This book examines the ways in which contemporary British and British postcolonial writers in the after-empire era draw connections between magic (defined here as Renaissance Hermetic philosophy) and science. Writers such as Tom Stoppard, Zadie Smith, and Margaret Atwood critique both imperial science, or science used in service to empire, and what Renk calls "imperical science," a distortion of rational science which denies that reality is holistic and claims that nature can and should be conquered. In warning of the dangers of imperical science, these writers restore the connection between magic and science as they examine major shifts in scientific thinking across the centuries. They reflect on the Copernican Revolution and the historic split between magic and science, scrutinize Darwinism, consider the relationship between Victorian science and pseudo-science, analyze twentieth-century Uncertainty theories, reject bio/genetic engineering, call for a new approach to science that reconnects science and art, and ultimately endeavor to bring an end to the imperial age. Overall, these writers forge a new discourse that merges science with the arts and emphasizes a holistic philosophy, a view shared by both Hermetic philosophy and recent scientific theories, such as chaos or complexity theory. Along with recent books that focus on the relationship between contemporary literature and science, this work focuses on contemporary British literature’s critique of science and the ways in which postcolonial literature addresses the relationship between magic, science, and empire.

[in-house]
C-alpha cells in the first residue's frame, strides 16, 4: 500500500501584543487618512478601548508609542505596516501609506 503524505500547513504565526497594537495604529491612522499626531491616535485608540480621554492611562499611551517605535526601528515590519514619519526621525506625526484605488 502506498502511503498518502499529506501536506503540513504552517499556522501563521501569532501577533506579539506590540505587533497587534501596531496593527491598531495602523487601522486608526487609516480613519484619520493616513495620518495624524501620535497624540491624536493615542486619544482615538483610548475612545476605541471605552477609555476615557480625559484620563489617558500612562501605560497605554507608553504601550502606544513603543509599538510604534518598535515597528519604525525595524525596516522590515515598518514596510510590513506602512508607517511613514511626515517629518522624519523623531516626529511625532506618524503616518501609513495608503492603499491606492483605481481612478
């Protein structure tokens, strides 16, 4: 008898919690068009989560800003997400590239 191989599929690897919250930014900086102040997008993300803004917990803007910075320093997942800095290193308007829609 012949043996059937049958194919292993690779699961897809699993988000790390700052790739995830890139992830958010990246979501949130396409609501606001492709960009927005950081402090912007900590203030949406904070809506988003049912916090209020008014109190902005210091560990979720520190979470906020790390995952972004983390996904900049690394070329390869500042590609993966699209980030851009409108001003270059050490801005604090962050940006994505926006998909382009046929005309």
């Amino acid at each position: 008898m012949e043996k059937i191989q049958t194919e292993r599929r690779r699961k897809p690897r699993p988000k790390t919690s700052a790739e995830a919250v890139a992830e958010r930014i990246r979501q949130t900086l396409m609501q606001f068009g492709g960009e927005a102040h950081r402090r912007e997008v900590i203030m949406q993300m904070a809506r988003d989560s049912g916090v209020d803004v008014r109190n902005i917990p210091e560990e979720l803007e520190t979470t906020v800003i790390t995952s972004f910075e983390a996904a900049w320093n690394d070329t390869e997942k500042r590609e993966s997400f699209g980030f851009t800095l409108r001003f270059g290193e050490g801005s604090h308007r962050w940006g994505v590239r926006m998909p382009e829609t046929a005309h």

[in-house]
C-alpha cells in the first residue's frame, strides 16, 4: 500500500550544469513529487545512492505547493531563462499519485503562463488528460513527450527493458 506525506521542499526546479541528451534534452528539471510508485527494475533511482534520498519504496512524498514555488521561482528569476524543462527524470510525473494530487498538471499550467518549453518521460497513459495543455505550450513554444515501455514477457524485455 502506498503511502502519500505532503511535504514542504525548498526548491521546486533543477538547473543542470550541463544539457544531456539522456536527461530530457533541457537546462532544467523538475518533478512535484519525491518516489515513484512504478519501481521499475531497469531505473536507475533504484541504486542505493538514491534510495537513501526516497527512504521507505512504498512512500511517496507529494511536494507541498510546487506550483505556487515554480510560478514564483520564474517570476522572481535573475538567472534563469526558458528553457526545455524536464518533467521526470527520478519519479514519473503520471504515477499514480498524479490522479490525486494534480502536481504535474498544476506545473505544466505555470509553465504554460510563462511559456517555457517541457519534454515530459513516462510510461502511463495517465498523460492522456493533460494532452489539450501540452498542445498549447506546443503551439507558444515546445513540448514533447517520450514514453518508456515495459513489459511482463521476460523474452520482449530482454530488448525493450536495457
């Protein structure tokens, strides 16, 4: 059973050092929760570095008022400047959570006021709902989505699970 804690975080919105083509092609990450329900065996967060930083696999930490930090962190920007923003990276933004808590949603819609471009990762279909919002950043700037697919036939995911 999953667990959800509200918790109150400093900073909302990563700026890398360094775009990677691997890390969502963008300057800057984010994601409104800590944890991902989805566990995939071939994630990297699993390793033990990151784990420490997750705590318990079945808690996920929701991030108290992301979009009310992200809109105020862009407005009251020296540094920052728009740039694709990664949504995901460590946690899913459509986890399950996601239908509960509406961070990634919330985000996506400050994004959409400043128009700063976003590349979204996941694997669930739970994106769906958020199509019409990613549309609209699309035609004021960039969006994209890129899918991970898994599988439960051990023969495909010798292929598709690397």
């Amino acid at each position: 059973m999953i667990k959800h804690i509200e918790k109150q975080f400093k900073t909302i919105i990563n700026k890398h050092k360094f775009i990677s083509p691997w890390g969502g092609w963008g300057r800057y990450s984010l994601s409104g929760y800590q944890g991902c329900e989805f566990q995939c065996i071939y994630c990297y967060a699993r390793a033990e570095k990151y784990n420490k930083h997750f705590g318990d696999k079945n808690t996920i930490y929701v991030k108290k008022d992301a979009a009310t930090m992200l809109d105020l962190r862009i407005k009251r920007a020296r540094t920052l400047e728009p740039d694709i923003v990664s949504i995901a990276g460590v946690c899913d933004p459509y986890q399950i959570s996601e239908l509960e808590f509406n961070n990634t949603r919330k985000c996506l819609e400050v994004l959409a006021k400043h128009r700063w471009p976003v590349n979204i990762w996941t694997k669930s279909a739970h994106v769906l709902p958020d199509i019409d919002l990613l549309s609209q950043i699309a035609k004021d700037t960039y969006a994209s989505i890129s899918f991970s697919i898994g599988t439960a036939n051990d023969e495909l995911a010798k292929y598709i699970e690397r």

Table of Contents
Introduction 1. The Alchemical Imagination 2. Victorian Science: Debating Darwin and Natural History 3. Hermeticism ‘Gone Underground’: Victorian Science and Pseudo Science in the Age of Empire 4. Superseding Newtonian Determinism: Chaos, Quantum Heresies and Hyperspace in Post-Imperial Literature 5. Paradise as Chaos: The Deconstruction of Determinism Conclusion Bibliography Index
Kathleen Renk is an Associate Professor of English at Northern Illinois University. The author of Caribbean Shadows and Victorian Ghosts: Women's Writing and Decolonization (Virginia, 1999) and critical essays on the work of A.S. Byatt, Wilson Harris, Peter Carey, and Pauline Melville, she teaches British modernist and postcolonial literatures.